Hukum Singh pointed how even the Supreme Court is restricted. He said: "…any legislation restricting these liberties can be enacted "in the interest of the general public". Now who is to judge whether any measure adopted or legislation enacted is "in the interest of the general public" or "in the interest of public order", or whether it relates to "any matter which undermines the authority or foundation of the State?"
All that the Supreme Court shall have to adjudicate upon would be whether the law enacted relates to "sedition" and if it does, the judiciary would be bound to come to a finding that it is valid. It would not be for the Judge to probe into the matter whether the actual provisions are oppressive and unjust. If the restriction is allowed to remain as it is contemplated in 13(2), then the citizens will have no chance of getting any law relating to sedition declared invalid, how so ever oppressive it might be in restricting and negating the freedom promised in 13(1)(a).
After the amendments suggested by KM Munshi, the language of Article 19(2) has excluded the word sedition, but the core intent based on the judgements delivered on Section 124A of the IPC until then was engrafted in the limitations on free speech by replacing the word sedition with the words "which undermines the security of, or tends to overthrow, the State."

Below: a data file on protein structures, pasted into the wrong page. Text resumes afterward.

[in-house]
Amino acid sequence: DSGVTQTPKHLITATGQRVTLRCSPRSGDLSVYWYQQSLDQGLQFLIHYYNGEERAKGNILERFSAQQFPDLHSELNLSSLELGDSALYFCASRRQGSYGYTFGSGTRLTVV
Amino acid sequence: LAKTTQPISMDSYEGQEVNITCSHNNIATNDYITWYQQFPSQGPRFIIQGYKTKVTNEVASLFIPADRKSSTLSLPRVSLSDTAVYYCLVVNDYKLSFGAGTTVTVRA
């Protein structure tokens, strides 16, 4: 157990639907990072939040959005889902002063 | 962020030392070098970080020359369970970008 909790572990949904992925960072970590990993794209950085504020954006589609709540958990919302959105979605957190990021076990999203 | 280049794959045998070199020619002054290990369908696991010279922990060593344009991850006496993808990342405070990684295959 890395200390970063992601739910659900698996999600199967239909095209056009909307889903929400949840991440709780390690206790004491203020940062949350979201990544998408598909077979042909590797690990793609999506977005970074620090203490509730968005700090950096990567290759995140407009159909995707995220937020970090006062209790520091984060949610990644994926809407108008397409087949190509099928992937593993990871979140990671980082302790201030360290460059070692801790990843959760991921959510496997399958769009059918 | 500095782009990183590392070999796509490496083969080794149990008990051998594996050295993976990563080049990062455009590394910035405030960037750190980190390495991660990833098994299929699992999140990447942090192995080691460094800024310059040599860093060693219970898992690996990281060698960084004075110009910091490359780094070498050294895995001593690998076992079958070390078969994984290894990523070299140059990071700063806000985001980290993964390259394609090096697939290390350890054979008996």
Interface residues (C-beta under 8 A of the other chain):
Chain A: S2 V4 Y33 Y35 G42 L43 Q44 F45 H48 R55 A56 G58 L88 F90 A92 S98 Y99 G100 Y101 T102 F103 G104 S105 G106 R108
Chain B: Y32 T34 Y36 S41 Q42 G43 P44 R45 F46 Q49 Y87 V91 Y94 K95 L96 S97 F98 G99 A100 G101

British Indian Federal Court in Niharendu Dutt Majumdar Vs King, (in III and IV Federal Court Reports) has made a distinction between what 'Sedition' meant when the Indian Penal Code was enacted, and 'Sedition' as understood in 1942. The Chief Justice of India in that case said: "This (sedition) is not made an offence in order to minister to the wounded vanity of Governments but because where Government and the law ceases to be obeyed because no respect is felt any longer for them, only anarchy can follow. Public disorder, or the reasonable anticipation or likelihood of public disorder is thus the gist of the offence. The acts or words complained of must either incite to disorder or must be such as to satisfy reasonable men that that is their intention or tendency."
The government and the courts validated and retained these restrictions. Various judgements explained the criterion and ingredients of 'sedition' but refused to remove it from IPC, though many countries including UK abolished that crime long back. Not just the 'sedition,' the civil society and judiciary should raise voice against UAPA and other draconian laws that undermine the Constitutional guarantee to fundamental rights.
(The author is Professor & Dean of School of Law, Mahindra University, Hyderabad, formerly Central Information Commissioner)